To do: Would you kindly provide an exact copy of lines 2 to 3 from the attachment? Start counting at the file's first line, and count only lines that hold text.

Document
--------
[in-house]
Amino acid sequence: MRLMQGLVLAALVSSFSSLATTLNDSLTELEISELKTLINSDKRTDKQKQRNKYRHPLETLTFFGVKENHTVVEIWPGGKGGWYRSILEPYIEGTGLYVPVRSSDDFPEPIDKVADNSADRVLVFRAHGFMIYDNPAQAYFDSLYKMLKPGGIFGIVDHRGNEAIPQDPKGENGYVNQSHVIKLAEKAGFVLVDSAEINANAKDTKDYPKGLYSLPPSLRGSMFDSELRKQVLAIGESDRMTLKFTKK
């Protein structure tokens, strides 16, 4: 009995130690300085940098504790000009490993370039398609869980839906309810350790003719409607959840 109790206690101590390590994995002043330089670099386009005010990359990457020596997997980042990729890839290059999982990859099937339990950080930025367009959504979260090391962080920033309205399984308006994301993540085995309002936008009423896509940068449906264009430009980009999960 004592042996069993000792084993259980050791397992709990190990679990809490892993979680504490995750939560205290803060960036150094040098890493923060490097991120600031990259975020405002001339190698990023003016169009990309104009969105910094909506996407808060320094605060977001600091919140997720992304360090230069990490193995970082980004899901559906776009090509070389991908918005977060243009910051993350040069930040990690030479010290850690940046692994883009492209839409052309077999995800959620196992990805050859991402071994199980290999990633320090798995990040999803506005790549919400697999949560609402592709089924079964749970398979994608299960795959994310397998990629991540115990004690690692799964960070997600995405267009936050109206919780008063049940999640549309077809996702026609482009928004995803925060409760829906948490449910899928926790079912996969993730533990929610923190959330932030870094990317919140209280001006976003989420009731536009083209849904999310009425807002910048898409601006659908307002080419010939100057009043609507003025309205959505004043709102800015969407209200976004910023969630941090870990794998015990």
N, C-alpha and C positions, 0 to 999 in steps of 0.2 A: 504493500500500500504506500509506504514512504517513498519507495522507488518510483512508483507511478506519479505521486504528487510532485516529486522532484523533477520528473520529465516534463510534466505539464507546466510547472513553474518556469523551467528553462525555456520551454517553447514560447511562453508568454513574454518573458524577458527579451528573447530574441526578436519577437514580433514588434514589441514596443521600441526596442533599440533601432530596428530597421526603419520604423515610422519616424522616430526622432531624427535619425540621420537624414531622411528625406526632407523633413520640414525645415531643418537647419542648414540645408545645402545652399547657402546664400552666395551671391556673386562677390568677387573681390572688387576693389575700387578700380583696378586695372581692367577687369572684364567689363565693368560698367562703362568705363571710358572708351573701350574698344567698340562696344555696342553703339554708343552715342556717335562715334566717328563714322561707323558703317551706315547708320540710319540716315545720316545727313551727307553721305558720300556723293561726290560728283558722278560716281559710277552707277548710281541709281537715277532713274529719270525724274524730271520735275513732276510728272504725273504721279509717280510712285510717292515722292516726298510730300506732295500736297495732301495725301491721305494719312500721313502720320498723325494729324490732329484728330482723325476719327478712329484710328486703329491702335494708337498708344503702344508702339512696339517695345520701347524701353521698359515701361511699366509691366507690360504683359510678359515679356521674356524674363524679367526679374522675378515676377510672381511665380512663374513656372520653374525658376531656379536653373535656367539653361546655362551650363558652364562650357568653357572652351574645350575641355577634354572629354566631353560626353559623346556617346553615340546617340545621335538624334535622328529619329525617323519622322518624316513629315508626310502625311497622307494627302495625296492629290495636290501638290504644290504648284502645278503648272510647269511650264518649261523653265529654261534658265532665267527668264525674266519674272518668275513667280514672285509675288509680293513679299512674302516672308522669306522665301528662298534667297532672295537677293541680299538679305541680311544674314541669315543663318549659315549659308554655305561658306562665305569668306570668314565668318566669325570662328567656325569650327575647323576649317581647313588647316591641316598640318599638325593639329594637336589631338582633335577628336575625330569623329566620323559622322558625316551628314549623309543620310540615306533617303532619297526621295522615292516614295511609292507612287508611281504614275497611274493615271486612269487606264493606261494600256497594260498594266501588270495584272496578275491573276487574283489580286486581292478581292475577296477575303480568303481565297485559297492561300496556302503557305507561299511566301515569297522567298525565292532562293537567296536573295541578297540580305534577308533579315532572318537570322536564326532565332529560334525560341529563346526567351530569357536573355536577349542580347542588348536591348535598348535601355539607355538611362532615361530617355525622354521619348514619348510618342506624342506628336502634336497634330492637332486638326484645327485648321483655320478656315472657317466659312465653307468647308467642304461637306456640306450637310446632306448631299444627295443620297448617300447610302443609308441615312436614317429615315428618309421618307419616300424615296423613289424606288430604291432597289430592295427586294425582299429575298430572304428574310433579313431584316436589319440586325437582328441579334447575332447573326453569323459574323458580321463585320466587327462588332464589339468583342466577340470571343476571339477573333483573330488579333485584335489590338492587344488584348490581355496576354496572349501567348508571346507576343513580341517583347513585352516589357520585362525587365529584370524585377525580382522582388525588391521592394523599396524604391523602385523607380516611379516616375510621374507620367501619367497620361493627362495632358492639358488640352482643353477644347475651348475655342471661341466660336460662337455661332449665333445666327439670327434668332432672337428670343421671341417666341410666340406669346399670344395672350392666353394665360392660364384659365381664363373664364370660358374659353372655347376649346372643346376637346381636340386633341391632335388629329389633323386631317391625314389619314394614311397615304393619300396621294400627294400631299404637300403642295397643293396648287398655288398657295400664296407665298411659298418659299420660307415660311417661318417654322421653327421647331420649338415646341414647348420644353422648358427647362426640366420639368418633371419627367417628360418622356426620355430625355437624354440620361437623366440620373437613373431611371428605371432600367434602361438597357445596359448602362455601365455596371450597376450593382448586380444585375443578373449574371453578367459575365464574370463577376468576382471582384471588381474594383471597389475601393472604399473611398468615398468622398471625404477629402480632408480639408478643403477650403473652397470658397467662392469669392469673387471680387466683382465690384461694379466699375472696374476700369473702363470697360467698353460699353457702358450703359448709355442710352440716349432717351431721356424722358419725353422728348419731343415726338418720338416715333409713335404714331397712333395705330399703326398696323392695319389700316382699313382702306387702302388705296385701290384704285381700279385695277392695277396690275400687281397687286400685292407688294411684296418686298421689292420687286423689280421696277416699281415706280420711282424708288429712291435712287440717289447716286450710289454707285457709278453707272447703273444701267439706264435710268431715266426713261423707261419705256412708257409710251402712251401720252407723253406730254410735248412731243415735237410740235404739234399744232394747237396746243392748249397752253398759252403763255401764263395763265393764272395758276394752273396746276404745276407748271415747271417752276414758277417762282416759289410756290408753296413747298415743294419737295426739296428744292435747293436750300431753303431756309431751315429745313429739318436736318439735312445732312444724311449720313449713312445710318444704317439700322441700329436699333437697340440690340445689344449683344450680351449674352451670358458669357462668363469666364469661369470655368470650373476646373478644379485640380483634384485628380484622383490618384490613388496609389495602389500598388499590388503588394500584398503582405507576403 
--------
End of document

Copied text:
Amino acid sequence: MRLMQGLVLAALVSSFSSLATTLNDSLTELEISELKTLINSDKRTDKQKQRNKYRHPLETLTFFGVKENHTVVEIWPGGKGGWYRSILEPYIEGTGLYVPVRSSDDFPEPIDKVADNSADRVLVFRAHGFMIYDNPAQAYFDSLYKMLKPGGIFGIVDHRGNEAIPQDPKGENGYVNQSHVIKLAEKAGFVLVDSAEINANAKDTKDYPKGLYSLPPSLRGSMFDSELRKQVLAIGESDRMTLKFTKK
């Protein structure tokens, strides 16, 4: 009995130690300085940098504790000009490993370039398609869980839906309810350790003719409607959840 109790206690101590390590994995002043330089670099386009005010990359990457020596997997980042990729890839290059999982990859099937339990950080930025367009959504979260090391962080920033309205399984308006994301993540085995309002936008009423896509940068449906264009430009980009999960 004592042996069993000792084993259980050791397992709990190990679990809490892993979680504490995750939560205290803060960036150094040098890493923060490097991120600031990259975020405002001339190698990023003016169009990309104009969105910094909506996407808060320094605060977001600091919140997720992304360090230069990490193995970082980004899901559906776009090509070389991908918005977060243009910051993350040069930040990690030479010290850690940046692994883009492209839409052309077999995800959620196992990805050859991402071994199980290999990633320090798995990040999803506005790549919400697999949560609402592709089924079964749970398979994608299960795959994310397998990629991540115990004690690692799964960070997600995405267009936050109206919780008063049940999640549309077809996702026609482009928004995803925060409760829906948490449910899928926790079912996969993730533990929610923190959330932030870094990317919140209280001006976003989420009731536009083209849904999310009425807002910048898409601006659908307002080419010939100057009043609507003025309205959505004043709102800015969407209200976004910023969630941090870990794998015990």